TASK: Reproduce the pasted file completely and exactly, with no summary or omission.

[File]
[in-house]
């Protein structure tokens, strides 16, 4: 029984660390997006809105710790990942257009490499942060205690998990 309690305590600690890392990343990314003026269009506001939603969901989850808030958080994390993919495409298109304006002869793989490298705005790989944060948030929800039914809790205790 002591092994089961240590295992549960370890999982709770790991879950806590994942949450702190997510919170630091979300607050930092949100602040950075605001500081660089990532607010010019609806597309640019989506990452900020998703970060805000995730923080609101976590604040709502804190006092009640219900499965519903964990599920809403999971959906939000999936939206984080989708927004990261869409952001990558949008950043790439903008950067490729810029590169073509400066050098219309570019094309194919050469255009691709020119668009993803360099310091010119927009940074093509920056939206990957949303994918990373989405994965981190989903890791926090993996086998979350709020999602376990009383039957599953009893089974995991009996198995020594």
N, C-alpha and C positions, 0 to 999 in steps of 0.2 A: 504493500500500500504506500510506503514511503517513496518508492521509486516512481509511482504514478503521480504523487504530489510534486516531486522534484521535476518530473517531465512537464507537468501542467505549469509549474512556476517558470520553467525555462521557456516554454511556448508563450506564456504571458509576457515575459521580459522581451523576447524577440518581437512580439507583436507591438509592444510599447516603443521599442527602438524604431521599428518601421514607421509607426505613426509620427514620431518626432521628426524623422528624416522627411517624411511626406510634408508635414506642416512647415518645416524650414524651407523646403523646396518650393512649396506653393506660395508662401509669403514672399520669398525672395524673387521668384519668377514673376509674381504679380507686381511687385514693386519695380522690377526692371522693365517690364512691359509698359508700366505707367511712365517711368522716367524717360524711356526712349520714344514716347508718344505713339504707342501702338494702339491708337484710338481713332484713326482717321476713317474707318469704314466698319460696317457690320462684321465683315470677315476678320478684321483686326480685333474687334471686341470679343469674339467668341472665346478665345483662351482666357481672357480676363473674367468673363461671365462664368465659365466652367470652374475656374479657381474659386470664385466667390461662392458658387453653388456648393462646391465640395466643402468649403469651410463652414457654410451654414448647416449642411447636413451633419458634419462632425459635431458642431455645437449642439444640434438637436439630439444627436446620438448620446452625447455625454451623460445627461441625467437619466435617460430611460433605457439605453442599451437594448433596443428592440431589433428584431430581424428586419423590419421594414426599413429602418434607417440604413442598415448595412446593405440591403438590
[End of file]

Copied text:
[in-house]
């Protein structure tokens, strides 16, 4: 029984660390997006809105710790990942257009490499942060205690998990 309690305590600690890392990343990314003026269009506001939603969901989850808030958080994390993919495409298109304006002869793989490298705005790989944060948030929800039914809790205790 002591092994089961240590295992549960370890999982709770790991879950806590994942949450702190997510919170630091979300607050930092949100602040950075605001500081660089990532607010010019609806597309640019989506990452900020998703970060805000995730923080609101976590604040709502804190006092009640219900499965519903964990599920809403999971959906939000999936939206984080989708927004990261869409952001990558949008950043790439903008950067490729810029590169073509400066050098219309570019094309194919050469255009691709020119668009993803360099310091010119927009940074093509920056939206990957949303994918990373989405994965981190989903890791926090993996086998979350709020999602376990009383039957599953009893089974995991009996198995020594």
N, C-alpha and C positions, 0 to 999 in steps of 0.2 A: 504493500500500500504506500510506503514511503517513496518508492521509486516512481509511482504514478503521480504523487504530489510534486516531486522534484521535476518530473517531465512537464507537468501542467505549469509549474512556476517558470520553467525555462521557456516554454511556448508563450506564456504571458509576457515575459521580459522581451523576447524577440518581437512580439507583436507591438509592444510599447516603443521599442527602438524604431521599428518601421514607421509607426505613426509620427514620431518626432521628426524623422528624416522627411517624411511626406510634408508635414506642416512647415518645416524650414524651407523646403523646396518650393512649396506653393506660395508662401509669403514672399520669398525672395524673387521668384519668377514673376509674381504679380507686381511687385514693386519695380522690377526692371522693365517690364512691359509698359508700366505707367511712365517711368522716367524717360524711356526712349520714344514716347508718344505713339504707342501702338494702339491708337484710338481713332484713326482717321476713317474707318469704314466698319460696317457690320462684321465683315470677315476678320478684321483686326480685333474687334471686341470679343469674339467668341472665346478665345483662351482666357481672357480676363473674367468673363461671365462664368465659365466652367470652374475656374479657381474659386470664385466667390461662392458658387453653388456648393462646391465640395466643402468649403469651410463652414457654410451654414448647416449642411447636413451633419458634419462632425459635431458642431455645437449642439444640434438637436439630439444627436446620438448620446452625447455625454451623460445627461441625467437619466435617460430611460433605457439605453442599451437594448433596443428592440431589433428584431430581424428586419423590419421594414426599413429602418434607417440604413442598415448595412446593405440591403438590